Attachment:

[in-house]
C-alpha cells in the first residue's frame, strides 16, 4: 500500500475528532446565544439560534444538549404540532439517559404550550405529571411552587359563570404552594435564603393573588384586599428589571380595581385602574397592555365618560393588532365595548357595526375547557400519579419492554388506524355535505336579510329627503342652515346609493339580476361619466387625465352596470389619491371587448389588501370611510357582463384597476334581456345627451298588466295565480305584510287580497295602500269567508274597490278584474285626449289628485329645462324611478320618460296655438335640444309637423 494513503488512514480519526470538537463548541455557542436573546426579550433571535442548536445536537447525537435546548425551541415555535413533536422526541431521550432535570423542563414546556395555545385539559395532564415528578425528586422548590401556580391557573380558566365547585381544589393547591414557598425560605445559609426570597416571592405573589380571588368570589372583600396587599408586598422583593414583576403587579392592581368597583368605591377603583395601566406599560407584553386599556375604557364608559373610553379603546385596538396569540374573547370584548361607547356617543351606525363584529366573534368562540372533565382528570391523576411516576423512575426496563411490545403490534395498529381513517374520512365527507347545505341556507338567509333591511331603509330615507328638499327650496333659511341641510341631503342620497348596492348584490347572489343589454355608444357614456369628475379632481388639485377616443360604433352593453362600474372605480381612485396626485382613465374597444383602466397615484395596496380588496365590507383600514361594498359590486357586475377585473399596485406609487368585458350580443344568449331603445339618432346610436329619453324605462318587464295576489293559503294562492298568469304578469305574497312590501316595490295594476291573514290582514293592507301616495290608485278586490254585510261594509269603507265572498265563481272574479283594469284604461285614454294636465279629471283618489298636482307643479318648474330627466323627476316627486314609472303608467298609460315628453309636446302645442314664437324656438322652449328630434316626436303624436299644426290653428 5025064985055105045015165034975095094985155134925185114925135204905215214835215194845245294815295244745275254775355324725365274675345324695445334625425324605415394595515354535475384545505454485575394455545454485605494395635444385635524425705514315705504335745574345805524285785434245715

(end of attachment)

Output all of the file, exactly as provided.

[in-house]
C-alpha cells in the first residue's frame, strides 16, 4: 500500500475528532446565544439560534444538549404540532439517559404550550405529571411552587359563570404552594435564603393573588384586599428589571380595581385602574397592555365618560393588532365595548357595526375547557400519579419492554388506524355535505336579510329627503342652515346609493339580476361619466387625465352596470389619491371587448389588501370611510357582463384597476334581456345627451298588466295565480305584510287580497295602500269567508274597490278584474285626449289628485329645462324611478320618460296655438335640444309637423 494513503488512514480519526470538537463548541455557542436573546426579550433571535442548536445536537447525537435546548425551541415555535413533536422526541431521550432535570423542563414546556395555545385539559395532564415528578425528586422548590401556580391557573380558566365547585381544589393547591414557598425560605445559609426570597416571592405573589380571588368570589372583600396587599408586598422583593414583576403587579392592581368597583368605591377603583395601566406599560407584553386599556375604557364608559373610553379603546385596538396569540374573547370584548361607547356617543351606525363584529366573534368562540372533565382528570391523576411516576423512575426496563411490545403490534395498529381513517374520512365527507347545505341556507338567509333591511331603509330615507328638499327650496333659511341641510341631503342620497348596492348584490347572489343589454355608444357614456369628475379632481388639485377616443360604433352593453362600474372605480381612485396626485382613465374597444383602466397615484395596496380588496365590507383600514361594498359590486357586475377585473399596485406609487368585458350580443344568449331603445339618432346610436329619453324605462318587464295576489293559503294562492298568469304578469305574497312590501316595490295594476291573514290582514293592507301616495290608485278586490254585510261594509269603507265572498265563481272574479283594469284604461285614454294636465279629471283618489298636482307643479318648474330627466323627476316627486314609472303608467298609460315628453309636446302645442314664437324656438322652449328630434316626436303624436299644426290653428 5025064985055105045015165034975095094985155134925185114925135204905215214835215194845245294815295244745275254775355324725365274675345324695445334625425324605415394595515354535475384545505454485575394455545454485605494395635444385635524425705514315705504335745574345805524285785434245715